9. Drinking too much alcohol.
Being strict with your health is great as long as you don’t also have a major blind spot. Too often do I see patients doing everything “right” but continuing to hold on to alcohol. While it may seem harmless to indulge in a few drinks on the weekend with some friends, doing this on the regular can contribute to chronic inflammation and underlying gut problems like leaky gut syndrome. In many cases I have seen, alcohol is the missing link between lifestyle and chronic health problems in otherwise diligent people. Some solutions are to switch it up with mocktails and adaptogenic elixirs and be particular with the alcohol you do choose to consume. Red wine for example, in moderation, has been shown to reduce inflammation in some people.
Supplements can replace what you are missing (like vitamin D or B12) or give you a boost in an area where you need it. However, if you take a lot of different supplements that aren’t necessarily what you need this could actually perpetuate certain health issues. Plus, who really wants to take more supplements if it’s not necessary? That can get expensive! Swallowing too many capsules can also be rough on your digestive system. Take only what you know you need, or work with a functional medicine doctor to find out exactly what your body needs to thrive so you can be as targeted and specific as possible about supplements.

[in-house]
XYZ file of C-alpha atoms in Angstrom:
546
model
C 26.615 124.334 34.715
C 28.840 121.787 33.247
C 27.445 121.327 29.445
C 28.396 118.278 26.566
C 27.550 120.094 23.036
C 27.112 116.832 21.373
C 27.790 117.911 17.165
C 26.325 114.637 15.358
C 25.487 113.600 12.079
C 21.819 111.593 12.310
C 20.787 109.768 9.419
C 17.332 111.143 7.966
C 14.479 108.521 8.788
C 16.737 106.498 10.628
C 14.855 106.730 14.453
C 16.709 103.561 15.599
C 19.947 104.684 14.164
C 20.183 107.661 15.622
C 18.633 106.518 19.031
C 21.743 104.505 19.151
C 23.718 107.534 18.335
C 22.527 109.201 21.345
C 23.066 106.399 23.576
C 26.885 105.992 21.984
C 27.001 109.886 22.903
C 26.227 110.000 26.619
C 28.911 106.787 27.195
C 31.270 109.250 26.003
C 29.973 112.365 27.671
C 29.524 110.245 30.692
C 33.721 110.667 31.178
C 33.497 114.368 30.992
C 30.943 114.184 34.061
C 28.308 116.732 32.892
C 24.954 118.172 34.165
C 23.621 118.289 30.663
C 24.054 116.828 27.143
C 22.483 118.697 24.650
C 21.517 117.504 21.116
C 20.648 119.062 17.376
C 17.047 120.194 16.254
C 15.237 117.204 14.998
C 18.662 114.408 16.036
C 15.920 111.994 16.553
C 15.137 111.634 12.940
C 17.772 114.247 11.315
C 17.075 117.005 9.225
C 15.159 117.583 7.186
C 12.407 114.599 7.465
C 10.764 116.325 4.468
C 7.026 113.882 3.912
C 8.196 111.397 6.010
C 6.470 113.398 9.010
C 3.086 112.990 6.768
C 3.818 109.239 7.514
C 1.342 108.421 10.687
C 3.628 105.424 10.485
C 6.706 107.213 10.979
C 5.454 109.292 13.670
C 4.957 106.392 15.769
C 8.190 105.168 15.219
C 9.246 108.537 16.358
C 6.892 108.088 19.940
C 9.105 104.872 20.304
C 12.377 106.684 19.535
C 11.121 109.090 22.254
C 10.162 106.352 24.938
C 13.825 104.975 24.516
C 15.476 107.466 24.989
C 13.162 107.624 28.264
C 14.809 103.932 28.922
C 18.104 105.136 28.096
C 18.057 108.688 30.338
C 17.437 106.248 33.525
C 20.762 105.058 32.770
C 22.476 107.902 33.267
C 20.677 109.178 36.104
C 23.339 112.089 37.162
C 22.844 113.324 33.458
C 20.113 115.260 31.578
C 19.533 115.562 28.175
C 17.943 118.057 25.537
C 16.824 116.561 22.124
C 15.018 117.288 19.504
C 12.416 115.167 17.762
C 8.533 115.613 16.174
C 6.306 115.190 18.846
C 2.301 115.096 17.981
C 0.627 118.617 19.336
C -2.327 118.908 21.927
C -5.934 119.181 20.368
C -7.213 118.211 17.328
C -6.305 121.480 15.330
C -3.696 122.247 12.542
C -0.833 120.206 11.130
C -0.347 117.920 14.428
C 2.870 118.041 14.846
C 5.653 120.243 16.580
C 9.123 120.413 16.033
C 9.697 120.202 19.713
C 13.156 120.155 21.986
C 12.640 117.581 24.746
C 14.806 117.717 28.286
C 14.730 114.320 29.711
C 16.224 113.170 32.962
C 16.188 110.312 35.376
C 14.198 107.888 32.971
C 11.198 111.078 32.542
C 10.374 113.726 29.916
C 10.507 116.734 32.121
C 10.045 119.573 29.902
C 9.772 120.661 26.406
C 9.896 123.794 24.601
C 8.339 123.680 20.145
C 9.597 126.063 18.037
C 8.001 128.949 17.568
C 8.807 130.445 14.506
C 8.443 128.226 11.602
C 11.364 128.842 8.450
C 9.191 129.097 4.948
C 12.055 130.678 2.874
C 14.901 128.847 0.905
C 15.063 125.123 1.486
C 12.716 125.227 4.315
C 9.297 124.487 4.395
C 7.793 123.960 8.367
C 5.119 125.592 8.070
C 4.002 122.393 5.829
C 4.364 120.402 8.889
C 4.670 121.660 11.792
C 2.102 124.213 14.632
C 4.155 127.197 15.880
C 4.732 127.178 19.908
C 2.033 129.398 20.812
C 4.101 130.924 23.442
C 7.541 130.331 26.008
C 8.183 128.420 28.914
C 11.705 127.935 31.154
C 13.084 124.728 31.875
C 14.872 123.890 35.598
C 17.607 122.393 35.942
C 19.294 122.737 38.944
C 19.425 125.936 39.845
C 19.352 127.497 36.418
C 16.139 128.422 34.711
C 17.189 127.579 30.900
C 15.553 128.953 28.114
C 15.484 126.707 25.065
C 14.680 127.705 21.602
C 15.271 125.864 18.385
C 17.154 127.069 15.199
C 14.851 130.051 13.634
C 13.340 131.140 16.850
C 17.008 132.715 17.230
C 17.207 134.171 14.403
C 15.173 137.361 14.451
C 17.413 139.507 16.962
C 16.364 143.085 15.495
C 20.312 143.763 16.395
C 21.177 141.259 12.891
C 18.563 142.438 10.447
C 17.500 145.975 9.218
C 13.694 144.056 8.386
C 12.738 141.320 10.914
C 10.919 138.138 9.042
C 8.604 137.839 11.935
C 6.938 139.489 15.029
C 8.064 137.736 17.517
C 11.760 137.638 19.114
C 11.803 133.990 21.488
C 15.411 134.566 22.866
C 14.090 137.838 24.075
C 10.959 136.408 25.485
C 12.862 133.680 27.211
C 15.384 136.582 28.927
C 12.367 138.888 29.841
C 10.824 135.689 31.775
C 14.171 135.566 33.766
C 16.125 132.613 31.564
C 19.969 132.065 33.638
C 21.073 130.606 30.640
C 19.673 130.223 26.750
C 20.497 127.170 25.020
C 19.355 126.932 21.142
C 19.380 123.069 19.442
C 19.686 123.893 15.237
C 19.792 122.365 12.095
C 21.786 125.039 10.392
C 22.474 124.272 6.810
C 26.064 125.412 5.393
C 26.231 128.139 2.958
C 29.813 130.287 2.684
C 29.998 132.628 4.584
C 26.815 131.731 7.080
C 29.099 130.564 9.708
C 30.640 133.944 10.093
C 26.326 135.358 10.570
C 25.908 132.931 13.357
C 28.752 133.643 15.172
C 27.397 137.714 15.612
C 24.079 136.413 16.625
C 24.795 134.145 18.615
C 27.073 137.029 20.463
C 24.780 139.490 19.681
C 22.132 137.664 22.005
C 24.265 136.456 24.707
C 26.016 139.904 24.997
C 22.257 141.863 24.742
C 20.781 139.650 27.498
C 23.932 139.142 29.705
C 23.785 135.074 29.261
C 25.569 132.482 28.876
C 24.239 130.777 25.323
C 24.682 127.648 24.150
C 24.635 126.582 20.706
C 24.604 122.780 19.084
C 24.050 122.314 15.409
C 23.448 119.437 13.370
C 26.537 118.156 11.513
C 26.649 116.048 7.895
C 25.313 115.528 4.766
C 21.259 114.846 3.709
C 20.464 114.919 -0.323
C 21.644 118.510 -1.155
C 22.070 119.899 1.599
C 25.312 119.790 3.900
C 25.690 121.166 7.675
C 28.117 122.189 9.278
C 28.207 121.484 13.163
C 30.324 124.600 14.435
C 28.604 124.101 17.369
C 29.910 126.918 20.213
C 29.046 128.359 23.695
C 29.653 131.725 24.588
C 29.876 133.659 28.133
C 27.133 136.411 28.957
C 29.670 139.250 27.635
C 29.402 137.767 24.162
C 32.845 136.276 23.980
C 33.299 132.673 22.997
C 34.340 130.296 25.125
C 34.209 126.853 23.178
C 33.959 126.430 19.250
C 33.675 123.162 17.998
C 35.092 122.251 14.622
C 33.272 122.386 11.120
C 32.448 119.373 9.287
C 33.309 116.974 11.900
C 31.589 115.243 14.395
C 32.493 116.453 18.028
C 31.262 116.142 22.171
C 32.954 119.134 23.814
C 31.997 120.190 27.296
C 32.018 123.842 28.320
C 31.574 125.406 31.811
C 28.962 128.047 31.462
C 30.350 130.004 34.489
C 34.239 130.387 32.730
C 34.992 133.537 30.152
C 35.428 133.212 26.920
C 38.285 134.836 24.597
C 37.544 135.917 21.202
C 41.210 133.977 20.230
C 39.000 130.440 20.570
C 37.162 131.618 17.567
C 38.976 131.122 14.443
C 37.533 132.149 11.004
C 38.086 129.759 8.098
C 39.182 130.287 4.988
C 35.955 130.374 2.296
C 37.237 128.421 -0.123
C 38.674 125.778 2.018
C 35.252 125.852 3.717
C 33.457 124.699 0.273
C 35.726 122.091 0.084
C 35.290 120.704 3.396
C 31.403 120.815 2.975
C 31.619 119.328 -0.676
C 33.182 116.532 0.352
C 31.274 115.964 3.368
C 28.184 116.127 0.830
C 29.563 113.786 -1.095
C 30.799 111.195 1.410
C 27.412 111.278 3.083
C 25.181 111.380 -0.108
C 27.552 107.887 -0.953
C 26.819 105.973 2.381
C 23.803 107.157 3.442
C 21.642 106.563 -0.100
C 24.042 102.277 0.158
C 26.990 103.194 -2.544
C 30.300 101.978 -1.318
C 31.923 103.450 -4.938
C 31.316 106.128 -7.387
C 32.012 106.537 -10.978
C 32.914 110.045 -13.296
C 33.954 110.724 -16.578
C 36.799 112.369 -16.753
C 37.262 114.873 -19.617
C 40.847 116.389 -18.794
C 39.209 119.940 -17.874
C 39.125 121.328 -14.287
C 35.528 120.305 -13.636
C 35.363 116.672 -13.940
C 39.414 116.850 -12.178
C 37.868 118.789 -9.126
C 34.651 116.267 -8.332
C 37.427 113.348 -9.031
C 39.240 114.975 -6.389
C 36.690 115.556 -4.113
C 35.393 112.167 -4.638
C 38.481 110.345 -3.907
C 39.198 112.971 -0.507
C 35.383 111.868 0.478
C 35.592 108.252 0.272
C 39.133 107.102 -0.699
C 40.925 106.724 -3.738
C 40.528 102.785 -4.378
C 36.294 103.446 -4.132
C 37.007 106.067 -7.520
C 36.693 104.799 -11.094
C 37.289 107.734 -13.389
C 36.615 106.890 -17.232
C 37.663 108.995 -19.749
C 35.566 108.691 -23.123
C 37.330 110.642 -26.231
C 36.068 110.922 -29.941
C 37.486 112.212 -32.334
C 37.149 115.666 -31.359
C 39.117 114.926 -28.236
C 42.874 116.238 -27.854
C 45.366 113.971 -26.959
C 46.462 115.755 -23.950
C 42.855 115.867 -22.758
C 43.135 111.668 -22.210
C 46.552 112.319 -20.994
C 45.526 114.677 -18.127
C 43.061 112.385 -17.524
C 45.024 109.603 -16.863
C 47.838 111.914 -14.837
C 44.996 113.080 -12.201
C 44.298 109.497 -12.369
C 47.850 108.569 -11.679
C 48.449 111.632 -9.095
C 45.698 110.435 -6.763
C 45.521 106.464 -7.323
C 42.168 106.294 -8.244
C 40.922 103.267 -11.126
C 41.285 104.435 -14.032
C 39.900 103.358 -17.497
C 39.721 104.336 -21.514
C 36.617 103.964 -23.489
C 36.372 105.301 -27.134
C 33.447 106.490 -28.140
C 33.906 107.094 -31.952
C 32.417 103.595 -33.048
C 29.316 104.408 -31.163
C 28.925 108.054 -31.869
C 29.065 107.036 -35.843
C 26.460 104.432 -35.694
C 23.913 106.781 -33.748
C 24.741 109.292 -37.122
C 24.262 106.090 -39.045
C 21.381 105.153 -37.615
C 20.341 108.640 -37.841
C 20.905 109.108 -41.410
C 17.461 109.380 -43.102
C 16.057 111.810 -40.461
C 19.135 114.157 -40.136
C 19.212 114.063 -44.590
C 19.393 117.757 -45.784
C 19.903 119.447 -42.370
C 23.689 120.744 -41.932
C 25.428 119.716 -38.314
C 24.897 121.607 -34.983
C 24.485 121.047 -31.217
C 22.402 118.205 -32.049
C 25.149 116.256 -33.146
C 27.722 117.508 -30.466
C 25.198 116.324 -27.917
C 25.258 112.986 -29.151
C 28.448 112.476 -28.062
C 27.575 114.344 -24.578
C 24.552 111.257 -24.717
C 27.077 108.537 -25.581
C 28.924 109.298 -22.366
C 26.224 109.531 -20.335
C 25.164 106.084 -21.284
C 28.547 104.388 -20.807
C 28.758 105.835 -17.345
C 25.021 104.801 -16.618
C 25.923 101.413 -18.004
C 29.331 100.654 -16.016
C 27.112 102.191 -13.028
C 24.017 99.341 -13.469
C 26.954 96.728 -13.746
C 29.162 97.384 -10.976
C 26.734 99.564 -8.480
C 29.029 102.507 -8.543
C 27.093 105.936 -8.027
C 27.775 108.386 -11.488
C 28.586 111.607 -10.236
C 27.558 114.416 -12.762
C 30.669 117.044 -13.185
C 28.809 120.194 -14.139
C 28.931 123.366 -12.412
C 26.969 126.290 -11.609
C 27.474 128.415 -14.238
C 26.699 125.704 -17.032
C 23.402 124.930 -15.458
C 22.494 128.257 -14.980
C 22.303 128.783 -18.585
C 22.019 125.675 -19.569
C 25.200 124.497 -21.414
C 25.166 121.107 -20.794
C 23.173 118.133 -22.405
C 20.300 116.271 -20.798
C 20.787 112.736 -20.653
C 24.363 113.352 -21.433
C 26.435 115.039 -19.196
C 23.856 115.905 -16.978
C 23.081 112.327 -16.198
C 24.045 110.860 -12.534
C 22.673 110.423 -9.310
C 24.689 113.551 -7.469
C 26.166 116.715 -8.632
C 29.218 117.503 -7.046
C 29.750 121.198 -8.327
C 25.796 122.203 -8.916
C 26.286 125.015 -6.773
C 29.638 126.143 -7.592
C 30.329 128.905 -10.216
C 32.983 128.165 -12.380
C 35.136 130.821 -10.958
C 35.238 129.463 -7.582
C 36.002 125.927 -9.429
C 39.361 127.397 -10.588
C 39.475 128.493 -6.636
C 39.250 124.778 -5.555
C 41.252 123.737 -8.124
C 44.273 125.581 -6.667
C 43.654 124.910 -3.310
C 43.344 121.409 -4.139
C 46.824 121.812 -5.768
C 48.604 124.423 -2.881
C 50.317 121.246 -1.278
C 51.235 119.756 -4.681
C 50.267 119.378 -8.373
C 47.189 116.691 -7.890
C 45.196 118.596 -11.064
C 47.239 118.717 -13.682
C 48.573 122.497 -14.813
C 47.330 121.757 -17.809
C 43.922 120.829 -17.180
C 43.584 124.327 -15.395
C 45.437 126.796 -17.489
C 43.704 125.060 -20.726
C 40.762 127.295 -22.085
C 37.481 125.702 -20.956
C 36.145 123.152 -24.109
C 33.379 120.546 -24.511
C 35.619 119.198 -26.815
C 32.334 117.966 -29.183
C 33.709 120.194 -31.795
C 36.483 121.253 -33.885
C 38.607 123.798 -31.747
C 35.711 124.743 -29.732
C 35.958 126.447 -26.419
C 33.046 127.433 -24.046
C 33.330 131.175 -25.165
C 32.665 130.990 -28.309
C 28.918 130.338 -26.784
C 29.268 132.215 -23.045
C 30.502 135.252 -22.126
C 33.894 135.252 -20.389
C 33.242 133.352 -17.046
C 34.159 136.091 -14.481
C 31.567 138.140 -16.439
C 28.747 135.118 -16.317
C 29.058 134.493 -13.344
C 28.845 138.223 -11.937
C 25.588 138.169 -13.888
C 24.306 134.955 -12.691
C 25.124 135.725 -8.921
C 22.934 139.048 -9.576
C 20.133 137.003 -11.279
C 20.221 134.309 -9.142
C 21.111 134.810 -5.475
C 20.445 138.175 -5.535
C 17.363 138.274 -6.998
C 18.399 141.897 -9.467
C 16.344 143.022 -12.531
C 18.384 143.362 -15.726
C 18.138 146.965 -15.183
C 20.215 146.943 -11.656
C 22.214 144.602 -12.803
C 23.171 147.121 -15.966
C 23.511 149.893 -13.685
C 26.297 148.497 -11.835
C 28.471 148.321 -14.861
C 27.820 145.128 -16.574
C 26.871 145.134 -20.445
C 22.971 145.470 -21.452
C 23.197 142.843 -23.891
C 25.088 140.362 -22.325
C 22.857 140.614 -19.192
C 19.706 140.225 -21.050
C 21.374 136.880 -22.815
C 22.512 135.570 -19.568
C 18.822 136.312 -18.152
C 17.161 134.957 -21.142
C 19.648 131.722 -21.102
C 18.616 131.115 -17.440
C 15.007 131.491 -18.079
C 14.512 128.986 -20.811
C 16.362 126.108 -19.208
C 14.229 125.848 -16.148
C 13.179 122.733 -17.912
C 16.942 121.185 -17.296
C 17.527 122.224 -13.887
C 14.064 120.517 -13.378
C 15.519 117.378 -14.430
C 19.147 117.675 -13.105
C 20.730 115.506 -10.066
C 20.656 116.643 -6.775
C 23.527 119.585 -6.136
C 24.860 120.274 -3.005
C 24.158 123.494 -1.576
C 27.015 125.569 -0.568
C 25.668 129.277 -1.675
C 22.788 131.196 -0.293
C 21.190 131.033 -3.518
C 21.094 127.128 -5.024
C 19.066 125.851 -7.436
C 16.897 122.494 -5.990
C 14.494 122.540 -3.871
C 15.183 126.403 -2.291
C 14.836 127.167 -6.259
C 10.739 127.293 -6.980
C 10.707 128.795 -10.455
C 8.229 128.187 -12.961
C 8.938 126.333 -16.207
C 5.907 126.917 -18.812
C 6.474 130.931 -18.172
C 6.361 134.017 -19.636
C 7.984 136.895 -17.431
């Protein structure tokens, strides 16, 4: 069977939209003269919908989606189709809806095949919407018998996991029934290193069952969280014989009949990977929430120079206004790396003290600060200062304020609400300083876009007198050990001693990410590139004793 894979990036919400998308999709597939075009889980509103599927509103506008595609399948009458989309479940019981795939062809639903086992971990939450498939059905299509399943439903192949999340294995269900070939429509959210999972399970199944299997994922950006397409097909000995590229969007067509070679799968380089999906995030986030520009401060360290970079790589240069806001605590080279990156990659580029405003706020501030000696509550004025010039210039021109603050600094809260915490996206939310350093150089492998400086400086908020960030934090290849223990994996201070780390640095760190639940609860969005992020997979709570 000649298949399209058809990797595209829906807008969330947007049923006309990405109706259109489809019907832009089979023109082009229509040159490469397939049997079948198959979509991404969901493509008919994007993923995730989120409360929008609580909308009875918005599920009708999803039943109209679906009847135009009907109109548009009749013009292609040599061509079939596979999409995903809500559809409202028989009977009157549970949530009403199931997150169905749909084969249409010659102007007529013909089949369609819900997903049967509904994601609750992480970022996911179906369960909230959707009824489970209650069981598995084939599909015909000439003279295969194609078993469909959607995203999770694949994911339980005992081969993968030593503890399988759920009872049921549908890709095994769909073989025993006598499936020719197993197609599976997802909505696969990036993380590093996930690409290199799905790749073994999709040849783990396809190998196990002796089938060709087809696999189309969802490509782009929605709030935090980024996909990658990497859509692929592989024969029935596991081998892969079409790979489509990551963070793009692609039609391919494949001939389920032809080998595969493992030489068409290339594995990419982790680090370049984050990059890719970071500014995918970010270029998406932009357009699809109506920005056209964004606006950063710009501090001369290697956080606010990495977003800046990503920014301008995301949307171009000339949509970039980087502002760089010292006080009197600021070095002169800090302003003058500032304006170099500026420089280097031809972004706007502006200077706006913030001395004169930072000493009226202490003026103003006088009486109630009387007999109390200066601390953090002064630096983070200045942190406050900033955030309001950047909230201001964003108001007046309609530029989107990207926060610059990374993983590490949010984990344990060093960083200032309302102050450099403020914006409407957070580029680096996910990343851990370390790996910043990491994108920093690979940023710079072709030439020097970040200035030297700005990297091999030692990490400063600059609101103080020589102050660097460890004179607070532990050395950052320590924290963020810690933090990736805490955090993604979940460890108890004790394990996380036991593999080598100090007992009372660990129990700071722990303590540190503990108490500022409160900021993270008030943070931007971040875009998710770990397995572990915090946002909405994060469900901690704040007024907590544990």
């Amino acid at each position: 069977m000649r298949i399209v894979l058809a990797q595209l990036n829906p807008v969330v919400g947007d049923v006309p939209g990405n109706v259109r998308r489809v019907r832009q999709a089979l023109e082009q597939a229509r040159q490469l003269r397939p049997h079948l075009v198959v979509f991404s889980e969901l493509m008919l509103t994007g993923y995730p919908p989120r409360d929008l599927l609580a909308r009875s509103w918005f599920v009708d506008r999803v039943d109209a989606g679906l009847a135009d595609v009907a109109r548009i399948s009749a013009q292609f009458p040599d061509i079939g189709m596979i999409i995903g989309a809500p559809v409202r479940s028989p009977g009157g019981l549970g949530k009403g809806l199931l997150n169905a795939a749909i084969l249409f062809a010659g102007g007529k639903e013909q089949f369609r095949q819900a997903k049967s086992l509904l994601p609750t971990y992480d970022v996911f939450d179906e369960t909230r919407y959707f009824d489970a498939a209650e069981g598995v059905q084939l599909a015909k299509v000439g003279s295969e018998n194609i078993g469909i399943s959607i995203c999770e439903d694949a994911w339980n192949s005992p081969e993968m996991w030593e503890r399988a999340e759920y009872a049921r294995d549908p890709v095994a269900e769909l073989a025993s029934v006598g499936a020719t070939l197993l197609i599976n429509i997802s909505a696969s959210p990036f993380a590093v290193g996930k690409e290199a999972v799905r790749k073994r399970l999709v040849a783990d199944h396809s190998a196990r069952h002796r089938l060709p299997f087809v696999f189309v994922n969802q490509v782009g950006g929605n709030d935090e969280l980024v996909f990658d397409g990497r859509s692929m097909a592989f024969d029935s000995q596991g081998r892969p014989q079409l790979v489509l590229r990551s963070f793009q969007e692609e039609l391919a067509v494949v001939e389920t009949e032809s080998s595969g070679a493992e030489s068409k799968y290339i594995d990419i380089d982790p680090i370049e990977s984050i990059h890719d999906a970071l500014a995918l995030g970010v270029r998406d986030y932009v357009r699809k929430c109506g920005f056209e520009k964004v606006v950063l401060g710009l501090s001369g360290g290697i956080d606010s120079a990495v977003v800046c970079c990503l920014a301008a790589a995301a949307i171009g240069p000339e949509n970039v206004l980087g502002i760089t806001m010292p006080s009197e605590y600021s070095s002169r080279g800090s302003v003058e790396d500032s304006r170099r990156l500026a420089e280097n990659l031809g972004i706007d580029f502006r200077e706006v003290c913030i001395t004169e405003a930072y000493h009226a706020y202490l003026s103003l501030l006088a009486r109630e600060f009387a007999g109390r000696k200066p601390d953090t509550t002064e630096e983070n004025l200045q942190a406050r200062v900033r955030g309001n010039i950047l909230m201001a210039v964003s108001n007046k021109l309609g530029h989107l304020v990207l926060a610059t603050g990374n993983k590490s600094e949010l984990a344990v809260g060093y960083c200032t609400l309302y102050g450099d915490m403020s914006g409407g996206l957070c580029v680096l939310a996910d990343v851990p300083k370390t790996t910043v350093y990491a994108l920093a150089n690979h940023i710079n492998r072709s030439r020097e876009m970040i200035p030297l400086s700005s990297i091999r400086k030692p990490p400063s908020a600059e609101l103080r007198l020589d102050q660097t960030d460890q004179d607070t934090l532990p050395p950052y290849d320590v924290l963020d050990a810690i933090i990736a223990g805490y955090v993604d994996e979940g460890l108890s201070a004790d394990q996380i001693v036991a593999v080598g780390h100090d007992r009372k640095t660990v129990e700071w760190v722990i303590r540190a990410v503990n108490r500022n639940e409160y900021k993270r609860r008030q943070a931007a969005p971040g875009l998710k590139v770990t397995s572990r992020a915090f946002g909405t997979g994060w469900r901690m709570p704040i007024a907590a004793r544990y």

11. Eating too many high lectin-containing foods.
Lectin and phytates are natural proteins found in legumes such as beans, chickpeas, grains, diary, nuts, and seed that can trigger inflammation and add to digestive distress for some people. Nightshade plant foods like tomatoes, peppers, potatoes, and eggplants are also full of lectins and can drive up inflammation for some people. All of these are healthy whole foods, but that doesn’t mean they are optimal everyone. Working with a functional medicine practitioner can help you find out exactly what foods work for you.
If you want to learn more about your own health case please check out our free health evaluation. We offer in person as well as phone and webcam consultations for people across the country and around the world.
The information on this website has not been evaluated by the Food & Drug Administration or any other medical body. We do not aim to diagnose, treat, cure or prevent any illness or disease. Information is shared for educational purposes only. You must consult your doctor before acting on any content on this website, especially if you are pregnant, nursing, taking medication, or have a medical condition.
Our articles may include products that have been independently chosen and recommended by Dr. Will Cole and our editors. If you purchase something mentioned in this article, we may earn a small commission.